Last Friday, Ford stunned the 2,640 workers at its Hazelwood plant by naming it one of five to be shuttered in a restructuring plan that will eliminate 35,000 jobs worldwide. The plant is to be closed somewhere around the year 2005, officials said.
St. Louis is no stranger to depressing business news of this ilk, what with civic gut punches at TWA, McDonnell Douglas/Boeing, Ralston-Purina and Monsanto sounding an ominous drumbeat of job loss in the region. This story is getting old, and so, one fears, is St. Louis itself.
But the Ford closing can't be dismissed as just another case of local depression TV. It's unique not only because of what it could mean on the economic downside but -- conversely -- because it may be the catalyst for positive change.
These are no small potatoes. The 2,640 jobs average $62,500 per year, or $165 million, the city of Hazelwood reports, and the Regional Chamber and Growth Association reckons Ford is one of the 15 largest economic generators in the region. That's nothing to sneeze at.
However, it's not quite hand-wringing time. The deal isn't officially done. And even if it happens, it may be attributable more to the woes of one struggling company than to some truths of globalization signaling that corporate St. Louis is doomed to become an oversized Wal-Mart.
On the plus side of the St. Louis balance sheet, the proposed plant closing hardly seems related to the performance of the Hazelwood plant and its employees. Even though it's an older facility, dating back to 1948, the plant was ranked fourth of 41 truck plants nationally in a recent productivity study by auto-industry consulting firm Harbour and Associates of Troy, Mich.
Laurie Felax, Harbour vice president, told me that the decision to close the St. Louis plant apparently came from the company's belief that sales would decline for the Ford Explorer, the popular sport-utility vehicle produced at Hazelwood and another plant in Louisville, Ky. There had been speculation the Louisville plant would close, but because it produces more vehicles -- 290,000 to St. Louis' 203,000, Felax says -- it survived the numbers game.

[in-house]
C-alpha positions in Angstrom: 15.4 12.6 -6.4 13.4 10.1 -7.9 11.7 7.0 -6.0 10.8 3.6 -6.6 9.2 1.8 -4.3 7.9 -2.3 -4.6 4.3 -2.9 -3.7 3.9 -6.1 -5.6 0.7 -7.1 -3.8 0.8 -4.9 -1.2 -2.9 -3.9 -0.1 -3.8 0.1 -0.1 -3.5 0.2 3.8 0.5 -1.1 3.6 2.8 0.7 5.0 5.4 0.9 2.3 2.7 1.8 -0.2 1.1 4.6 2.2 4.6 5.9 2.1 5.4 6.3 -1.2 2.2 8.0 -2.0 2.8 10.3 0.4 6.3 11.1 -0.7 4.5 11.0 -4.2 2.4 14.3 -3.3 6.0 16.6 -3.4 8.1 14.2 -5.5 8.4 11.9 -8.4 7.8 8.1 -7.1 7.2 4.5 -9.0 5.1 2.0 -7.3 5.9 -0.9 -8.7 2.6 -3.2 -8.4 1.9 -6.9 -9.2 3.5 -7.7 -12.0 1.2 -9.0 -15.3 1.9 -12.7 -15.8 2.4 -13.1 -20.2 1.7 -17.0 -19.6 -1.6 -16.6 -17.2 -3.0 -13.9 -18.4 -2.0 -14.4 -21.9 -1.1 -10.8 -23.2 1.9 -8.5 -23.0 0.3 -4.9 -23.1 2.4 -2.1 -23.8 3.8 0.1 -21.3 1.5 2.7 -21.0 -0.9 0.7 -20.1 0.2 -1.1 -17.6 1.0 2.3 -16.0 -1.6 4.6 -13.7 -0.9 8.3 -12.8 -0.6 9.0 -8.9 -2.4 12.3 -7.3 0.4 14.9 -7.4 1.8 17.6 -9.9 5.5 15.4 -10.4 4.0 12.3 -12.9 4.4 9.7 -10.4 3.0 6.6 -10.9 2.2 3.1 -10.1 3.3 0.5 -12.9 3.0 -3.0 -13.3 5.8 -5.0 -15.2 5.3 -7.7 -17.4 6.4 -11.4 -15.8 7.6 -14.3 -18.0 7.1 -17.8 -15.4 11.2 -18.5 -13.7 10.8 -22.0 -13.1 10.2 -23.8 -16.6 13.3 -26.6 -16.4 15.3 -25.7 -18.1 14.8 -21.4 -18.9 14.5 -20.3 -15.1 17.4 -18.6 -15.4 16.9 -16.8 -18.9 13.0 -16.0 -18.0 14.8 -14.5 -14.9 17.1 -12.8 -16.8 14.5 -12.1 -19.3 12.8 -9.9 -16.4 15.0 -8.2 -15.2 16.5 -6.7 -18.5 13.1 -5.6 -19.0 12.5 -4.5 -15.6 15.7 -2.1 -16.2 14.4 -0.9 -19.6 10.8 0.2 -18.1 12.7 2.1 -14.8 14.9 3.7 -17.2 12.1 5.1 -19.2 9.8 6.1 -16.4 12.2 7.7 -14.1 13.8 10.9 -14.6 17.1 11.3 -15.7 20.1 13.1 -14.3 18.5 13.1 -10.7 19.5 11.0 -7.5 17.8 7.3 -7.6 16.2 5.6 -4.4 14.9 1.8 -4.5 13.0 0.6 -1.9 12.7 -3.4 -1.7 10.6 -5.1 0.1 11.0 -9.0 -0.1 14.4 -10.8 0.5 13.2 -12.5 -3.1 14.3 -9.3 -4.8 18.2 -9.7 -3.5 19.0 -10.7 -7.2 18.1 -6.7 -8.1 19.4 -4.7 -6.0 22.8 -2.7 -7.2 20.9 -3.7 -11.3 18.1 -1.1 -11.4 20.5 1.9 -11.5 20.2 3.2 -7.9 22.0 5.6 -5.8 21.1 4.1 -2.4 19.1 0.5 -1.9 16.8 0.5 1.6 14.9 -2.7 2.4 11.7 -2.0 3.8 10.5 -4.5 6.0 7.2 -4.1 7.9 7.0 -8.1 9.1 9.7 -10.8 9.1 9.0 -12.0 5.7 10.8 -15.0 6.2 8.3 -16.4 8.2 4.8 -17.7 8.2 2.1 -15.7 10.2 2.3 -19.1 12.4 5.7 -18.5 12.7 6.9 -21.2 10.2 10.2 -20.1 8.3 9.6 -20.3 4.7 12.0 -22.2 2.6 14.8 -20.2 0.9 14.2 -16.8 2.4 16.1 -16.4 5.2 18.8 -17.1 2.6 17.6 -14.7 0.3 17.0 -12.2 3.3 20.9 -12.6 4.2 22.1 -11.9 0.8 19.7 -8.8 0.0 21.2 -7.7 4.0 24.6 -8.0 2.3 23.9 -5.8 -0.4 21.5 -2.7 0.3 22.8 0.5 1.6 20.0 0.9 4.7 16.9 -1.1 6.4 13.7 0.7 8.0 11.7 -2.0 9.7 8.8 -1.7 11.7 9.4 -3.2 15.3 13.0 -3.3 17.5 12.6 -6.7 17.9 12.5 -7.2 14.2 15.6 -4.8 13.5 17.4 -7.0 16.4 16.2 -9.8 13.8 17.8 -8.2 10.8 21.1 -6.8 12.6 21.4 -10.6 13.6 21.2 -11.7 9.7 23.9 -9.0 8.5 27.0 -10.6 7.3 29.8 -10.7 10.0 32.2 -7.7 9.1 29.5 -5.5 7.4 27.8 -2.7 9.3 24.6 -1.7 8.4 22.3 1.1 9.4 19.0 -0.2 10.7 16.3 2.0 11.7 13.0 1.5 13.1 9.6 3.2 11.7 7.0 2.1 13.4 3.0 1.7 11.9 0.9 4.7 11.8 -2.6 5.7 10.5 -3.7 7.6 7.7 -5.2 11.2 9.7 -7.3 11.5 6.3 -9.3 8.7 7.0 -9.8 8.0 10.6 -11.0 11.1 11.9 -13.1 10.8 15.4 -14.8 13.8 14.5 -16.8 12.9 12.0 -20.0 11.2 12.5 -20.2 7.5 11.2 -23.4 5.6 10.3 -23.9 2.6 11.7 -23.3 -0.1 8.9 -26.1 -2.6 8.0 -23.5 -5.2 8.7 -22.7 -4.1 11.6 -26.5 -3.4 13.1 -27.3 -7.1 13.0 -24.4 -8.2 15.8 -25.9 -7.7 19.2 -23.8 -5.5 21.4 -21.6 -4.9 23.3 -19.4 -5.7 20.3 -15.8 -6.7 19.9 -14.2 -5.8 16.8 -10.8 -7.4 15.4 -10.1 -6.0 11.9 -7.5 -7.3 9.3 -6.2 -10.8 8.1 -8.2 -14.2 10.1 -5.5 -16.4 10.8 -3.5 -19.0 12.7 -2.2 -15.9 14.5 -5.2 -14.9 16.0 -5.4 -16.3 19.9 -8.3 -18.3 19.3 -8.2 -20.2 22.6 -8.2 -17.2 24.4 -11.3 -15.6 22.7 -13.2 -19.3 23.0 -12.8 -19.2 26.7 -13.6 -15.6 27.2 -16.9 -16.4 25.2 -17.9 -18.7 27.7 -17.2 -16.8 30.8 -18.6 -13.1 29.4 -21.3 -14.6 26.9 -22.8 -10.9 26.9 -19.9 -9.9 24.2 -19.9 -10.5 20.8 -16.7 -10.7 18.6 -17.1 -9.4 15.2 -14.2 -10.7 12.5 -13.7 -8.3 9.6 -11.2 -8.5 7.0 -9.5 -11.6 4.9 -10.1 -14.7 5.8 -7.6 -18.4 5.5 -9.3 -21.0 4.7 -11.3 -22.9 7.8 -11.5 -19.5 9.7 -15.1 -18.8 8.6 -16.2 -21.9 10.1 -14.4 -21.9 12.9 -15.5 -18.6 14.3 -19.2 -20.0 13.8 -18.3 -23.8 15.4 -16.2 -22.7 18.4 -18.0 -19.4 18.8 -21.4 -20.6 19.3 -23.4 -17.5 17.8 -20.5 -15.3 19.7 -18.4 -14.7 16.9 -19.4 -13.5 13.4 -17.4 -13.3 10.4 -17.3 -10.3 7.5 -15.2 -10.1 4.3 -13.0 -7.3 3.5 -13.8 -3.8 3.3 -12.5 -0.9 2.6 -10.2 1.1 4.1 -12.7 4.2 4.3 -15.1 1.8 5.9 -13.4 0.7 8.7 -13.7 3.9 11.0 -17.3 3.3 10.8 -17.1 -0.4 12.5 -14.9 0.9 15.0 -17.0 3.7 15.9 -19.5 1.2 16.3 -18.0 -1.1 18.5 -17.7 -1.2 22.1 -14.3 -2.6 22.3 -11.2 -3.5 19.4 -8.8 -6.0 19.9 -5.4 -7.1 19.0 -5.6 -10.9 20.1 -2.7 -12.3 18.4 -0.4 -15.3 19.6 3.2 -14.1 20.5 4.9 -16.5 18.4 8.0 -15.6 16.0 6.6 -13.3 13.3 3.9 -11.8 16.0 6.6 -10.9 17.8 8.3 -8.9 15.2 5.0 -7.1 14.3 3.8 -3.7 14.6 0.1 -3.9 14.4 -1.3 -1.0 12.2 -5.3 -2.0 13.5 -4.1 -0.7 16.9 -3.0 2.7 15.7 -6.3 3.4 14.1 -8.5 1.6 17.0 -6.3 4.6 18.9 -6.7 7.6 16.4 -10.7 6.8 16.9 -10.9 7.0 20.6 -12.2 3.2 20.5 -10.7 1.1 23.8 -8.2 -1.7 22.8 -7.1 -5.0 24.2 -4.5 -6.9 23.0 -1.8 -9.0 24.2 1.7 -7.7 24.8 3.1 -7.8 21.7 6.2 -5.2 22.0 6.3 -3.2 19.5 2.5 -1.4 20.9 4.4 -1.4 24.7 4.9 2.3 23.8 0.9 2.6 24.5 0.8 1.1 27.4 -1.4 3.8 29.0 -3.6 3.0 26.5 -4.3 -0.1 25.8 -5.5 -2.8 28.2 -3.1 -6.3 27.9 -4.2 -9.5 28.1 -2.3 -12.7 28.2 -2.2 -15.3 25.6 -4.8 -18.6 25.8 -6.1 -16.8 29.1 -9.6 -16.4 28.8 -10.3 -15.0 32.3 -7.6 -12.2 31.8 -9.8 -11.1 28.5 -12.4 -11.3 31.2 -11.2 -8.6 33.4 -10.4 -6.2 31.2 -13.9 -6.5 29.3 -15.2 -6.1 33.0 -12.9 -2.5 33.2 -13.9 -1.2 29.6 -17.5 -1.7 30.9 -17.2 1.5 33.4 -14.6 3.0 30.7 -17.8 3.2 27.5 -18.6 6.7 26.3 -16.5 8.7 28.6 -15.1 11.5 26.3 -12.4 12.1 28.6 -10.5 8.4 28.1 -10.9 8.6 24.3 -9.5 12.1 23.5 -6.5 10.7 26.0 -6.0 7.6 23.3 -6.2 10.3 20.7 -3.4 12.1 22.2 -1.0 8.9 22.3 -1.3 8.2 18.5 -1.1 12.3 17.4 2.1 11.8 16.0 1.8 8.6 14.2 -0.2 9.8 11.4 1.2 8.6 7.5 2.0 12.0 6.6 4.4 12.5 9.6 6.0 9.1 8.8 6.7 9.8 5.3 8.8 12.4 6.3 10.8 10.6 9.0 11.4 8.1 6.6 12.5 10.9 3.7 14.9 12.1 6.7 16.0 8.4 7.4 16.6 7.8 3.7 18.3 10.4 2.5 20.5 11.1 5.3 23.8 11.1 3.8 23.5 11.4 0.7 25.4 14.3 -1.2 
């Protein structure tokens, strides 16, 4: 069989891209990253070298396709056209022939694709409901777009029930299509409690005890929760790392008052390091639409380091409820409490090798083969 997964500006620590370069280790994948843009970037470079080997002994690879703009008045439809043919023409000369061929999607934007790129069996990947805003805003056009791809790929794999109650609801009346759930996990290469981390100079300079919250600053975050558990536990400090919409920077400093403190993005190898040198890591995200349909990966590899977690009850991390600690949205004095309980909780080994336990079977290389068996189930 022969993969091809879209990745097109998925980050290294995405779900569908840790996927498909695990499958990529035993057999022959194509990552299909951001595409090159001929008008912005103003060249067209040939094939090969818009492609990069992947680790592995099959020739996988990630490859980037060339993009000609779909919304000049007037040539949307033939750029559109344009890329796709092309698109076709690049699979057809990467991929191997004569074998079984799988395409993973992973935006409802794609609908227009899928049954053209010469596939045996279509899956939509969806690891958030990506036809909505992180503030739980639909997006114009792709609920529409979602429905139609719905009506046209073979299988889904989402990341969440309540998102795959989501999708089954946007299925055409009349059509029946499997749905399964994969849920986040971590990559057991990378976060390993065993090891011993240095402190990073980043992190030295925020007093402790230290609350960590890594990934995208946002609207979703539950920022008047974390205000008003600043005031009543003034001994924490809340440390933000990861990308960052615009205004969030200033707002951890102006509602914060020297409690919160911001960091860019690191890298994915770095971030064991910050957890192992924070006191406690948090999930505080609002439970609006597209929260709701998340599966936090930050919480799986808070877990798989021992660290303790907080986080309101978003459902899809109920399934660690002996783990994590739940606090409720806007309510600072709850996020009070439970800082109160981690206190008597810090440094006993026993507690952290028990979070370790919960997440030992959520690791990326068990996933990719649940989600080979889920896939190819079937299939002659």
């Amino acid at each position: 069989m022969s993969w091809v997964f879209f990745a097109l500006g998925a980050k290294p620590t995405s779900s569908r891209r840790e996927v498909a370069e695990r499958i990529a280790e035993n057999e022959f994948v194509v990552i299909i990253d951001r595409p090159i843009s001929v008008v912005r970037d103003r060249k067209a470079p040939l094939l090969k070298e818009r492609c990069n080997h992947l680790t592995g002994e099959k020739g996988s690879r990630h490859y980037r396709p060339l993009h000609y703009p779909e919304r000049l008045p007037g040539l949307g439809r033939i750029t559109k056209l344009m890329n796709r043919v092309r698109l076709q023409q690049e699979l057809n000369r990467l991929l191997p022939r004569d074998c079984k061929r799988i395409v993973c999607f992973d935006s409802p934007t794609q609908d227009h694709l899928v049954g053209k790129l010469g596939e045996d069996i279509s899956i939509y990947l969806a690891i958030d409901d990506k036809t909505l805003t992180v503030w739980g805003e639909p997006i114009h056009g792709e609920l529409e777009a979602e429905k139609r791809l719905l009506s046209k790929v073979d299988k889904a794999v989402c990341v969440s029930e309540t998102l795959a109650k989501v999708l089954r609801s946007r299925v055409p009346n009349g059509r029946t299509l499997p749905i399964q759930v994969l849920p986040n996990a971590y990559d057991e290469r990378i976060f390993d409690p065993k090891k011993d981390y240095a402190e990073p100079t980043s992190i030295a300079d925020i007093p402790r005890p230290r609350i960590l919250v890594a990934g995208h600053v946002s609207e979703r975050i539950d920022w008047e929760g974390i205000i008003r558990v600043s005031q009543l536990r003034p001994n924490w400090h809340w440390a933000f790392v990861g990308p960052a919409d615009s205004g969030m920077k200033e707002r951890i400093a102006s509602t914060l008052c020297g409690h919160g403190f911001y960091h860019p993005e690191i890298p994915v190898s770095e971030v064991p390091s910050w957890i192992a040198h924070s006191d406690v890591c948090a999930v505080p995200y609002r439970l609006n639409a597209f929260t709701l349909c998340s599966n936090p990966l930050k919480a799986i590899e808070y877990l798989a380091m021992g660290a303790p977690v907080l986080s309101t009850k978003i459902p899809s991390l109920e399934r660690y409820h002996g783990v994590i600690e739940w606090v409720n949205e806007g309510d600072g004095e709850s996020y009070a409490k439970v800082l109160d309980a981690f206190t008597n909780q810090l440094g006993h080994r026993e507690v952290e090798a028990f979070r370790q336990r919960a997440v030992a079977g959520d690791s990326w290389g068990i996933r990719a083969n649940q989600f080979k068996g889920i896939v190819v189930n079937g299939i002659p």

"I think this is an admission by Ford that the competition in the midsize-SUV market is getting stronger and they're not sure they'll have the same level of volume of Explorers in three to five years," she says.
"If they were going to consolidate the volume, they decided, it couldn't be in the smaller plant in St. Louis."
Felax also says Ford is relatively inflexible in moving different models from one plant to another because of the cost and time involved. This, too, worked against St. Louis, narrowing the odds to almost nil that Ford would keep Hazelwood open to crank out a different breed of automobile.
In a sense, that's good news. If the impetus for the planned plant closing was unrelated to the facility itself, the work ethic of its employees or to regional issues, there's more reason to hope for an alternative.
There are at least five possibilities in play:
Possibility No. 1: Ford is bluffing and just wants to extract government favors and concessions in exchange for "rethinking" the closing. One should always begin with an unfounded conspiracy theory, so it should be noted that Ford didn't have to be so indefinite about its plans for a "mid-decade" closing. Also, a Ford executive was seen on the grassy knoll.
Possibility No. 2: Our politicians will show up at Mr. Ford's doorstep, make a Jimmy Stewart appeal and cause the industrial plutocrat to change his mind. Gov. Bob Holden has already announced plans to go to Detroit. Expressions of support for the plant have poured in from the region's congressional delegation. The RCGA notes that Delaware officials in 1992 persuaded GM to reverse a similar plant-closing decision there. It's a wonderful concept, but it's likely to become reality only if Ford officials discover that they forgot to check their own sales projections, production costs and a thousand other factors before making their decision. In the unlikely event that the politicians are successful with their appeal, see Possibility No. 1.
Possibility No. 3: Another automaker will buy the plant from Ford and bring in a new operation. Felax notes that new plants for imports have sprung up in recent years -- Nissan in Tennessee and Mississippi, Honda in Alabama, Toyota in Kentucky, Mercedes-Benz in Alabama, BMW in South Carolina. On the other hand, there's the worldwide problem of overcapacity. Go figure.
Possibility No. 4: Another industry can be enticed to take over the plant. RCGA president Dick Fleming cites the example of London-based GKN, an aerospace company that bought a Boeing facility here, saved 800 jeopardized Boeing jobs in the process and ended up adding another 400 jobs. Given the proven viability of the Hazelwood facility, this sort of outcome might be St. Louis' best hope.
Possibility No. 5: Nothing happens. The plant closes and the old facility sits vacant, as useless as some 35-year-old baseball stadium.
That's the worst case. The Ford-plant closing is about more than jobs and economic impact: It's a real test of whether an old manufacturing-based city can handle the adversity posed by a new economy.
It's a grim fiscal game, and it's worth keeping score in Hazelwood.
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